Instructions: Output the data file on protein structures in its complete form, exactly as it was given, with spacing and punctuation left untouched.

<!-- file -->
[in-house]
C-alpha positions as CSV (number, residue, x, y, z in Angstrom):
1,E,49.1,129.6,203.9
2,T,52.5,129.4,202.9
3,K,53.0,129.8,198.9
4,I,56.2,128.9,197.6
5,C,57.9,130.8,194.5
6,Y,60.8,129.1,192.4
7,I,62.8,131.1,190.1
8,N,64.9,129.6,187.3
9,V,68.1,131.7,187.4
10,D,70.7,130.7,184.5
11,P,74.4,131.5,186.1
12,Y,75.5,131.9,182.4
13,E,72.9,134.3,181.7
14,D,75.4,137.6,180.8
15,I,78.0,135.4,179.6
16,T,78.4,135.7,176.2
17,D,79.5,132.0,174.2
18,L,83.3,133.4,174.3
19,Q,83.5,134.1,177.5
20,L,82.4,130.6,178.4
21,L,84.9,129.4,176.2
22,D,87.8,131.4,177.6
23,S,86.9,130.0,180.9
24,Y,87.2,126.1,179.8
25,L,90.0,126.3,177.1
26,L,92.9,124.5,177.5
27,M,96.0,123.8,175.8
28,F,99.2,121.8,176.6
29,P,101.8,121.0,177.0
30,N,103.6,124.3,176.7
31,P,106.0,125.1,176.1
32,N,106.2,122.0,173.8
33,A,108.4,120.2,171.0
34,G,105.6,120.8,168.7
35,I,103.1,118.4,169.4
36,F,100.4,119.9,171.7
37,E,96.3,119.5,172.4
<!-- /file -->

[in-house]
C-alpha positions as CSV (number, residue, x, y, z in Angstrom):
1,E,49.1,129.6,203.9
2,T,52.5,129.4,202.9
3,K,53.0,129.8,198.9
4,I,56.2,128.9,197.6
5,C,57.9,130.8,194.5
6,Y,60.8,129.1,192.4
7,I,62.8,131.1,190.1
8,N,64.9,129.6,187.3
9,V,68.1,131.7,187.4
10,D,70.7,130.7,184.5
11,P,74.4,131.5,186.1
12,Y,75.5,131.9,182.4
13,E,72.9,134.3,181.7
14,D,75.4,137.6,180.8
15,I,78.0,135.4,179.6
16,T,78.4,135.7,176.2
17,D,79.5,132.0,174.2
18,L,83.3,133.4,174.3
19,Q,83.5,134.1,177.5
20,L,82.4,130.6,178.4
21,L,84.9,129.4,176.2
22,D,87.8,131.4,177.6
23,S,86.9,130.0,180.9
24,Y,87.2,126.1,179.8
25,L,90.0,126.3,177.1
26,L,92.9,124.5,177.5
27,M,96.0,123.8,175.8
28,F,99.2,121.8,176.6
29,P,101.8,121.0,177.0
30,N,103.6,124.3,176.7
31,P,106.0,125.1,176.1
32,N,106.2,122.0,173.8
33,A,108.4,120.2,171.0
34,G,105.6,120.8,168.7
35,I,103.1,118.4,169.4
36,F,100.4,119.9,171.7
37,E,96.3,119.5,172.4